H. Killingstad has been the CEO of Tennant Company (NYSE:TNC) since 2005. First, this article will compare CEO compensation with compensation at similar sized companies. After that, we will consider the growth in the business. And finally - as a second measure of performance - we will look at the returns shareholders have received over the last few years. This process should give us an idea about how appropriately the CEO is paid.
How Does H. Killingstad's Compensation Compare With Similar Sized Companies?
At the time of writing, our data says that Tennant Company has a market cap of US$1.2b, and reported total annual CEO compensation of US$4.2m for the year to December 2018. While this analysis focuses on total compensation, it's worth noting the salary is lower, valued at US$766k. Importantly, there may be performance hurdles relating to the non-salary component of the total compensation. We looked at a group of companies with market capitalizations from US$1.0b to US$3.2b, and the median CEO total compensation was US$4.1m.
So H. Killingstad receives a similar amount to the median CEO pay, amongst the companies we looked at. While this data point isn't particularly informative alone, it gains more meaning when considered with business performance.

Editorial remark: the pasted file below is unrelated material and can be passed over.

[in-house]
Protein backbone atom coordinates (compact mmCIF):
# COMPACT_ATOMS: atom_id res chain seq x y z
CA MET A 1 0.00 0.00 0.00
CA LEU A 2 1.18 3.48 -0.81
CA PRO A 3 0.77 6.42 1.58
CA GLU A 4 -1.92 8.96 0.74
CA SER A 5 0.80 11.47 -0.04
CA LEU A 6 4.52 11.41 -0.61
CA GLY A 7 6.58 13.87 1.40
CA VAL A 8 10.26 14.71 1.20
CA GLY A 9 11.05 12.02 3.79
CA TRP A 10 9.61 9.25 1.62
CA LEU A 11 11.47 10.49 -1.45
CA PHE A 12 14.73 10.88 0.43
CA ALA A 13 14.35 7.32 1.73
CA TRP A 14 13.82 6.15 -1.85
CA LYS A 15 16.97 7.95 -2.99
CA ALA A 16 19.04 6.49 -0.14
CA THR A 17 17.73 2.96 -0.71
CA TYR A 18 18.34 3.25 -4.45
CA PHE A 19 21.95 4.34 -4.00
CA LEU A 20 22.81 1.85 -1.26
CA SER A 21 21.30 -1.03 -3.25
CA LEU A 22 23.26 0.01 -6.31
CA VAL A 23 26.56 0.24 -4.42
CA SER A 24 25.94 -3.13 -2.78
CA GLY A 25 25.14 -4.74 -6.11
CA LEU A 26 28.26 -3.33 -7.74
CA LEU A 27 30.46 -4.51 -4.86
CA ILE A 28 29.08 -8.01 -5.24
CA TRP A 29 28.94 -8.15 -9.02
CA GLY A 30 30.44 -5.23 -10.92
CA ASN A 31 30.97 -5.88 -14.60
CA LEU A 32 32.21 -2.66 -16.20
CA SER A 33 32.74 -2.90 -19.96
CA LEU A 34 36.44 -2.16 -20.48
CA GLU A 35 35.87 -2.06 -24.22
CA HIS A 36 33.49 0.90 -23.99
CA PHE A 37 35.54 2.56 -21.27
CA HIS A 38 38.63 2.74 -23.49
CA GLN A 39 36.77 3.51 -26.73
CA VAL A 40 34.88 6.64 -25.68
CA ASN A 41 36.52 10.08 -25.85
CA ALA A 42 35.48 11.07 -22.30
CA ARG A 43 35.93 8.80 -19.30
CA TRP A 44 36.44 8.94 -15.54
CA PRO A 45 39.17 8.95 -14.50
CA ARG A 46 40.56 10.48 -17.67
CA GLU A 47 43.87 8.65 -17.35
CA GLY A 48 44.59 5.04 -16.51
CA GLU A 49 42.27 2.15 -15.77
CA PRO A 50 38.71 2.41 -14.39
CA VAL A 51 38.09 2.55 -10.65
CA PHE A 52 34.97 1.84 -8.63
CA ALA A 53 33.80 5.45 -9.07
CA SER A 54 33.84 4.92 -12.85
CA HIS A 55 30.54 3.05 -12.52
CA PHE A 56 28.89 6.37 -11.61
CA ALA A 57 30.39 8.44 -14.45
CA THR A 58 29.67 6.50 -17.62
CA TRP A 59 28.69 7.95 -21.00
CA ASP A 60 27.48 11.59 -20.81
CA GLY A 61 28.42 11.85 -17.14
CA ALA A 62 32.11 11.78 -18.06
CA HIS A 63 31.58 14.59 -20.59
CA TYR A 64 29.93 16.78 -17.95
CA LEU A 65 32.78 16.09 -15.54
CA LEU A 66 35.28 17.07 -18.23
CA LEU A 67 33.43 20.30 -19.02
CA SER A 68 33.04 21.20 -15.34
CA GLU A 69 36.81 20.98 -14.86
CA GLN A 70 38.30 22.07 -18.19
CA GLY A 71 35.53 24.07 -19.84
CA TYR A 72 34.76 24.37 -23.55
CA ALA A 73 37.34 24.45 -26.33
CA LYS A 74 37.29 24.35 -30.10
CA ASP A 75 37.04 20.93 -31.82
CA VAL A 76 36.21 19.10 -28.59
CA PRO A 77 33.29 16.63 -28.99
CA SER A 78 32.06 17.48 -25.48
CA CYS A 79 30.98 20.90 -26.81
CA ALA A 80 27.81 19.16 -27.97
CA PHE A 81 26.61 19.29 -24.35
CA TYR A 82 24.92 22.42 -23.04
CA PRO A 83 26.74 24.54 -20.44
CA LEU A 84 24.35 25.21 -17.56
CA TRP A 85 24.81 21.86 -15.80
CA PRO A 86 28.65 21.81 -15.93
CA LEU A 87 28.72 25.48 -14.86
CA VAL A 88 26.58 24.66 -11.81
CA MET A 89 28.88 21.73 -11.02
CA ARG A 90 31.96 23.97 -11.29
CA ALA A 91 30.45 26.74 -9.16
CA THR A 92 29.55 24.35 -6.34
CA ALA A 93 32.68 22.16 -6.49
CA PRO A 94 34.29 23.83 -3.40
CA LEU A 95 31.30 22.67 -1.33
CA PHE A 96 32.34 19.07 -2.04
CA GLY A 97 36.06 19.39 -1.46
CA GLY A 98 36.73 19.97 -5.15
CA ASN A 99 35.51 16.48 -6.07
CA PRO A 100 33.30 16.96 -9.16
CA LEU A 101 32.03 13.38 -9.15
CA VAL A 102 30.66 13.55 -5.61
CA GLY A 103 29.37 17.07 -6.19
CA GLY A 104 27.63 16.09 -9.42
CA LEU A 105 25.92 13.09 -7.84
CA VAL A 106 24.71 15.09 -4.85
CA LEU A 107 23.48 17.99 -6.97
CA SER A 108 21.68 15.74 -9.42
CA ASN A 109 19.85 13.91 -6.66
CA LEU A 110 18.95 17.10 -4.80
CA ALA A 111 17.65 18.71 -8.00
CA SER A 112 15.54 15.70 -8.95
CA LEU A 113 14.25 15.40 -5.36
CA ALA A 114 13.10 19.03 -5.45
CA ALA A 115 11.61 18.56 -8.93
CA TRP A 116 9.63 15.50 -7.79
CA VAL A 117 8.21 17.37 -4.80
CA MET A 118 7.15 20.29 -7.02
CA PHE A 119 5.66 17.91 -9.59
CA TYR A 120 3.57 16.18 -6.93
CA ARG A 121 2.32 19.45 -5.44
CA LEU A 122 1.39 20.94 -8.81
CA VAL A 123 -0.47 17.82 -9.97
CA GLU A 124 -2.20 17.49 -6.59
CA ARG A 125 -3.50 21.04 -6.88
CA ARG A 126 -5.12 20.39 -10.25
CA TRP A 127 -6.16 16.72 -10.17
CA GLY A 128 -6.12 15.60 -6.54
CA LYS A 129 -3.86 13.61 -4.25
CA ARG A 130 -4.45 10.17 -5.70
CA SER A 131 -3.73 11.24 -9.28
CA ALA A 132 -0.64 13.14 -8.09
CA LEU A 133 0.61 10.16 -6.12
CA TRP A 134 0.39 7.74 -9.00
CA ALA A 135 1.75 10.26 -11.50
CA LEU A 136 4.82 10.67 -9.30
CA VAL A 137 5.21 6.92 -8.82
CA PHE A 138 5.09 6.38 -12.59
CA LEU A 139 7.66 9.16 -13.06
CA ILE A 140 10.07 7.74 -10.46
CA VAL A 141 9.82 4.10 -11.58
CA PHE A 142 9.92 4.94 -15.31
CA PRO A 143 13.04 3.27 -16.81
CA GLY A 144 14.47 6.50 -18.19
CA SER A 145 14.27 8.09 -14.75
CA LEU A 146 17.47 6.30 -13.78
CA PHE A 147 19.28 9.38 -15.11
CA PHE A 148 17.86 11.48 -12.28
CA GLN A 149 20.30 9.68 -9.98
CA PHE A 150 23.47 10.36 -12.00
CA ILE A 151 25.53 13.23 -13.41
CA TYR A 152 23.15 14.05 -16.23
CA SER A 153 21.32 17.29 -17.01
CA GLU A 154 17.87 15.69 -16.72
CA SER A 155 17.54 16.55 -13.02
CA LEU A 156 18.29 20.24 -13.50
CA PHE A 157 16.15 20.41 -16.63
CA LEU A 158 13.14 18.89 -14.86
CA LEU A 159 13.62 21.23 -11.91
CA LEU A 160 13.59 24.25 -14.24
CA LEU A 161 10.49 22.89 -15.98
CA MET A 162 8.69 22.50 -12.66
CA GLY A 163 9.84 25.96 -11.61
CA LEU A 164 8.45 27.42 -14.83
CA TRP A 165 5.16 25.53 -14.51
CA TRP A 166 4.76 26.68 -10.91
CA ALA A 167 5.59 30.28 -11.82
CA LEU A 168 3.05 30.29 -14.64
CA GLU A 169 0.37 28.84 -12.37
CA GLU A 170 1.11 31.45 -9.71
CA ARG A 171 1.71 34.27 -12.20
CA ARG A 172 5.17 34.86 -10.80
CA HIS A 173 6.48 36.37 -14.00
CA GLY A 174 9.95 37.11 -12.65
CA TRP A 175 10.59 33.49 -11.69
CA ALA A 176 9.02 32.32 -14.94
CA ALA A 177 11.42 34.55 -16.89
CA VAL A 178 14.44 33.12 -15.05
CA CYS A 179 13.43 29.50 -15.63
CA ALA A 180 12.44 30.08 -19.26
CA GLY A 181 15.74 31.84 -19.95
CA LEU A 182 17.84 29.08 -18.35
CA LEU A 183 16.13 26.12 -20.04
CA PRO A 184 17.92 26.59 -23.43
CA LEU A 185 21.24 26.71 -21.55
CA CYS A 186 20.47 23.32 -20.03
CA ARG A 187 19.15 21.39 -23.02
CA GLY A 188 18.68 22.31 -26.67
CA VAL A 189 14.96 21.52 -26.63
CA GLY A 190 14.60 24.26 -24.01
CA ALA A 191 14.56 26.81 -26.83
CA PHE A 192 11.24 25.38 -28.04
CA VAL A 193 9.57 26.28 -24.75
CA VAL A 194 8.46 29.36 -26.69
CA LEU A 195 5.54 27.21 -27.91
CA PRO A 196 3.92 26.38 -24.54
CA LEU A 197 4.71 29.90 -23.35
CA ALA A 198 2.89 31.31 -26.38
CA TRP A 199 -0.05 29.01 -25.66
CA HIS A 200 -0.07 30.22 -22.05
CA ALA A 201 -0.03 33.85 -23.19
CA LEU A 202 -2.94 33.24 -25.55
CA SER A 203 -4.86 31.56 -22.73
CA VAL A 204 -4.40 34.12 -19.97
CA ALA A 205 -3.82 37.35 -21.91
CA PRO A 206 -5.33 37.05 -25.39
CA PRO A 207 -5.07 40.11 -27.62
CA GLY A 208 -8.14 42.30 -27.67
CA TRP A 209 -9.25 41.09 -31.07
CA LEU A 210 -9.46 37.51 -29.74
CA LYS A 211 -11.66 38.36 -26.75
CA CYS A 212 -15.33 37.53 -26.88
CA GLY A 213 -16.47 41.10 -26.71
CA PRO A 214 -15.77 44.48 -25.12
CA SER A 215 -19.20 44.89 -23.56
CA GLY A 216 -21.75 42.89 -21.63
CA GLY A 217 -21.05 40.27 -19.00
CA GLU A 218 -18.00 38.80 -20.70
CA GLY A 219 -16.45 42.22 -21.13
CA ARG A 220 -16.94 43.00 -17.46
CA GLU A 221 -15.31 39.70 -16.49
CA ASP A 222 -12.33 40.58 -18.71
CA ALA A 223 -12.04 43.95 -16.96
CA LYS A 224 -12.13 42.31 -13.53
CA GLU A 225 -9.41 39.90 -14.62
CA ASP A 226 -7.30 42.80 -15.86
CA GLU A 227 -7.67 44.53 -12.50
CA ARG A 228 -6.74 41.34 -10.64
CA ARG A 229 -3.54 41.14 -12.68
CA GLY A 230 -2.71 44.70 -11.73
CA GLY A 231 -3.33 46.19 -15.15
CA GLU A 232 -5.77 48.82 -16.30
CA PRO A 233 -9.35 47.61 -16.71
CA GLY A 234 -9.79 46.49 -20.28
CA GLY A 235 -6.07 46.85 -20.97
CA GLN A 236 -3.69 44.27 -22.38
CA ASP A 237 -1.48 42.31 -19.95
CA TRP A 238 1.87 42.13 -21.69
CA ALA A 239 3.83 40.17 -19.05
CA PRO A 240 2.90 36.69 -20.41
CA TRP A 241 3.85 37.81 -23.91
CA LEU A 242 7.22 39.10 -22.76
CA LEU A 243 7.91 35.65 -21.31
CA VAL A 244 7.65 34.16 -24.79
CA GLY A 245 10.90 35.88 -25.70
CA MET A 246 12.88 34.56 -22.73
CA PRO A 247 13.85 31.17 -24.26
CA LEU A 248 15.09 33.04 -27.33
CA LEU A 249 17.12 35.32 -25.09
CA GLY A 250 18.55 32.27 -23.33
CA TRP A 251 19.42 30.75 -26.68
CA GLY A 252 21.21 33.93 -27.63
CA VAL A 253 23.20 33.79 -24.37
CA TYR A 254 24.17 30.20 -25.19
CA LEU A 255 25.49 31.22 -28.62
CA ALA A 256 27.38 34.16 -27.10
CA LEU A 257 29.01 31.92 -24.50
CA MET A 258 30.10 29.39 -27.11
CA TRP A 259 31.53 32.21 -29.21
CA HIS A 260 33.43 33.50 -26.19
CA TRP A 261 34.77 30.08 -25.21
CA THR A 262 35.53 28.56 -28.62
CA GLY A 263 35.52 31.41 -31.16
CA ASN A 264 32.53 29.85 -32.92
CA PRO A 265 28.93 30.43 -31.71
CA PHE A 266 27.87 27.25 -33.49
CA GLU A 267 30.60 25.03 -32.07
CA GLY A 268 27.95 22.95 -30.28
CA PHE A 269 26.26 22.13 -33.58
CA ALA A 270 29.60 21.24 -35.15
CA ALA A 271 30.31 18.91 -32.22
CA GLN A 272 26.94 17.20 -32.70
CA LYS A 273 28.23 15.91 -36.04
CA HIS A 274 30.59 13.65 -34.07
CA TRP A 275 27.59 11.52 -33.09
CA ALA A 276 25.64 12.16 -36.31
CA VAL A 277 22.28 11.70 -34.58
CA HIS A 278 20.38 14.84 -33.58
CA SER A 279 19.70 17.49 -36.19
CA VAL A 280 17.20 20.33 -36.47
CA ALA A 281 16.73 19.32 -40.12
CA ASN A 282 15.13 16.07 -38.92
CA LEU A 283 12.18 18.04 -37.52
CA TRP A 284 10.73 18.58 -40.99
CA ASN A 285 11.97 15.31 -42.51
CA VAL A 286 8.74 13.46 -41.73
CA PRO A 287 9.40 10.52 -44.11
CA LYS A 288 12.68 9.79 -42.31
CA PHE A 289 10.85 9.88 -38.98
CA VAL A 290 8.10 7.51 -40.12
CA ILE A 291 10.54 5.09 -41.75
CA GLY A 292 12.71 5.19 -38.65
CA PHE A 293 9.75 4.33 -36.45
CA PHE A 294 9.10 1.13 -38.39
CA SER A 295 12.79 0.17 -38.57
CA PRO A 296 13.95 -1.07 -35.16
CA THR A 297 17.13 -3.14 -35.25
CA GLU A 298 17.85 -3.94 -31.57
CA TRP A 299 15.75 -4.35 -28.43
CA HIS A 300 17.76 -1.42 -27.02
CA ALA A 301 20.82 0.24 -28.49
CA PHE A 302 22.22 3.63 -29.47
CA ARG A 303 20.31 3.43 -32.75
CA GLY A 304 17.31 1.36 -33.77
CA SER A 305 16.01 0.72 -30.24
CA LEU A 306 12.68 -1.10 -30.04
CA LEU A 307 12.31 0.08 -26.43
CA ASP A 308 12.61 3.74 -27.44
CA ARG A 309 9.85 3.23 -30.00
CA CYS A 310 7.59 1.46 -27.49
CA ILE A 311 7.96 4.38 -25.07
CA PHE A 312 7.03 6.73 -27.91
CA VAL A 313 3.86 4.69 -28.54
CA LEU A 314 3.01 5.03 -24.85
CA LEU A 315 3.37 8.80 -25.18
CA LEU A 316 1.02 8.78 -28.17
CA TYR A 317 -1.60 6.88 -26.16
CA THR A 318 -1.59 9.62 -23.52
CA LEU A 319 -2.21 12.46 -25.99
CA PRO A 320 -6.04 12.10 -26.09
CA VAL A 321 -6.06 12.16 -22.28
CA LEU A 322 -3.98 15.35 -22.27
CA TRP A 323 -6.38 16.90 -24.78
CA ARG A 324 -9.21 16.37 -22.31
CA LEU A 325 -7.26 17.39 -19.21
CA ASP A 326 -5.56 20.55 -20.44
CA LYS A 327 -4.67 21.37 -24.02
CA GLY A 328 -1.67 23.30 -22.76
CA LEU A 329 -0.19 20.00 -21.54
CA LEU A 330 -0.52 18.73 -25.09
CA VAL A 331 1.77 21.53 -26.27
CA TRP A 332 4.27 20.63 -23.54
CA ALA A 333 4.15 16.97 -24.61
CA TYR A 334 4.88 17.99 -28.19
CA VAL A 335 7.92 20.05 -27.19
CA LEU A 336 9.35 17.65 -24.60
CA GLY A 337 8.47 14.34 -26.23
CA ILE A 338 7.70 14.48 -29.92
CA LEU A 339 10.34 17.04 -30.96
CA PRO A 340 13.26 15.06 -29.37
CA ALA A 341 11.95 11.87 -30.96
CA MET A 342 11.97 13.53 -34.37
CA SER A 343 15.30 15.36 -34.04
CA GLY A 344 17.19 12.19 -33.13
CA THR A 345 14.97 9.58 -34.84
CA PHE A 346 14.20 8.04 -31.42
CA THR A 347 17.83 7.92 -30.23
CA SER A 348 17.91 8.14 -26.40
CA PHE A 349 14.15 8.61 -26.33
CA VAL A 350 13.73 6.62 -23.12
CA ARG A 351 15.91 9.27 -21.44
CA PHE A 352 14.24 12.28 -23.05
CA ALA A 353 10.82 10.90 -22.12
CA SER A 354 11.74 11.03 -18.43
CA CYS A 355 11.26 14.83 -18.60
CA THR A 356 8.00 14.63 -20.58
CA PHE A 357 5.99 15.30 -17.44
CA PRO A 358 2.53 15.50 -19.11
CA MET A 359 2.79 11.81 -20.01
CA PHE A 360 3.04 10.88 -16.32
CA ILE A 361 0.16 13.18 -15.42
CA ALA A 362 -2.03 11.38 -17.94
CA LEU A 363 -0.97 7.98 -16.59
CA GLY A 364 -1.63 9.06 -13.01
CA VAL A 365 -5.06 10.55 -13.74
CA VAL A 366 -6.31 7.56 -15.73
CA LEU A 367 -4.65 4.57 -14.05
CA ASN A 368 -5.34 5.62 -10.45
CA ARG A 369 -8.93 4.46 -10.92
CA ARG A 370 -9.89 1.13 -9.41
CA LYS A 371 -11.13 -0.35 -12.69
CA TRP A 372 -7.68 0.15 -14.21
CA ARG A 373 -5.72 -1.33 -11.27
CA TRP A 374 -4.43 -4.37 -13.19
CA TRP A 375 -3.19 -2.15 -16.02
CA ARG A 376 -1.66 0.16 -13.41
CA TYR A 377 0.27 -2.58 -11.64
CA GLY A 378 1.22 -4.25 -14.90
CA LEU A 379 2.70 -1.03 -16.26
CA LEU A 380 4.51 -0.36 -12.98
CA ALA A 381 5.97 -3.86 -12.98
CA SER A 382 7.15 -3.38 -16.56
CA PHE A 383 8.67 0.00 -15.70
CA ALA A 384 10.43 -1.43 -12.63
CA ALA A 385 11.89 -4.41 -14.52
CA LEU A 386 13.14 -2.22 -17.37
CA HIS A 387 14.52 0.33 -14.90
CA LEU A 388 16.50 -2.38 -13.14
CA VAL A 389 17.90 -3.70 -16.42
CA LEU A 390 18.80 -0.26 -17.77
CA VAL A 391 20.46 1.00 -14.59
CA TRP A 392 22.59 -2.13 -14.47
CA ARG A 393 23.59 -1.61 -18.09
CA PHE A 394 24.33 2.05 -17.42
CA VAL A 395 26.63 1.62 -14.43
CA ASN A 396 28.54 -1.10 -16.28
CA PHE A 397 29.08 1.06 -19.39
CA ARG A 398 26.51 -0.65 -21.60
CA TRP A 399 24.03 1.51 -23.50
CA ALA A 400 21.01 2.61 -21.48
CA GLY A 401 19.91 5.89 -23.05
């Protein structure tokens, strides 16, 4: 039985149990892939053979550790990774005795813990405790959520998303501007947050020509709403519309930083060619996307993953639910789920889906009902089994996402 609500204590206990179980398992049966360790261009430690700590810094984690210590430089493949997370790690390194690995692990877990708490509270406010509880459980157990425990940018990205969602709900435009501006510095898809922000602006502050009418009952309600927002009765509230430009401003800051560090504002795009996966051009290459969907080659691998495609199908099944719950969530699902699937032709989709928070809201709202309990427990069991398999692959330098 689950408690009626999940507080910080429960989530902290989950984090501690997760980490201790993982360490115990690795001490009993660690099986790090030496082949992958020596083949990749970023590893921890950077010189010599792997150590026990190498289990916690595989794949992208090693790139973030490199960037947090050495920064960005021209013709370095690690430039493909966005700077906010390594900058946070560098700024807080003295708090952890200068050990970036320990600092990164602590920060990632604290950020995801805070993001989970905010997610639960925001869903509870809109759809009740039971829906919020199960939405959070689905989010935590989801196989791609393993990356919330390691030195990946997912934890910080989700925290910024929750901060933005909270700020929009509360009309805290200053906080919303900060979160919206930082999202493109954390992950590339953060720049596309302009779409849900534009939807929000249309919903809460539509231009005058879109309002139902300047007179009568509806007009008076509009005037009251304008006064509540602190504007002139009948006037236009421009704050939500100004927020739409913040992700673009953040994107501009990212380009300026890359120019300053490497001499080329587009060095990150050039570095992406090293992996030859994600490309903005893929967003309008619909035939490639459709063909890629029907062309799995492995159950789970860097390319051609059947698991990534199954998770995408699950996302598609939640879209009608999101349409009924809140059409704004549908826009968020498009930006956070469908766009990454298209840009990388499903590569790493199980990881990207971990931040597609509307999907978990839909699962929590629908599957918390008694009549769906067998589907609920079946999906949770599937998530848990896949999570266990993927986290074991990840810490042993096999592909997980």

The graphic below shows how CEO compensation at Tennant has changed from year to year.
Is Tennant Company Growing?
Tennant Company has reduced its earnings per share by an average of 12% a year, over the last three years (measured with a line of best fit). In the last year, its revenue is up 1.3%.
Few shareholders would be pleased to read that earnings per share are lower over three years. And the modest revenue growth over 12 months isn't much comfort against the reduced earnings per share. So given this relatively weak performance, shareholders would probably not want to see high compensation for the CEO. Shareholders might be interested in this free visualization of analyst forecasts.
Has Tennant Company Been A Good Investment?
Tennant Company has generated a total shareholder return of 10% over three years, so most shareholders would be reasonably content. But they would probably prefer not to see CEO compensation far in excess of the median.
H. Killingstad is paid around the same as most CEOs of similar size companies.
We feel that earnings per share have been a bit disappointing, but and we don't think the total returns are amazing. We do not think the CEO pay is a problem, but it's probably fair to say that many shareholders would like to see improved performance, before any pay rise occurs. If you think CEO compensation levels are interesting you will probably really like this free visualization of insider trading at Tennant.
Of course, you might find a fantastic investment by looking elsewhere. So take a peek at this free list of interesting companies.
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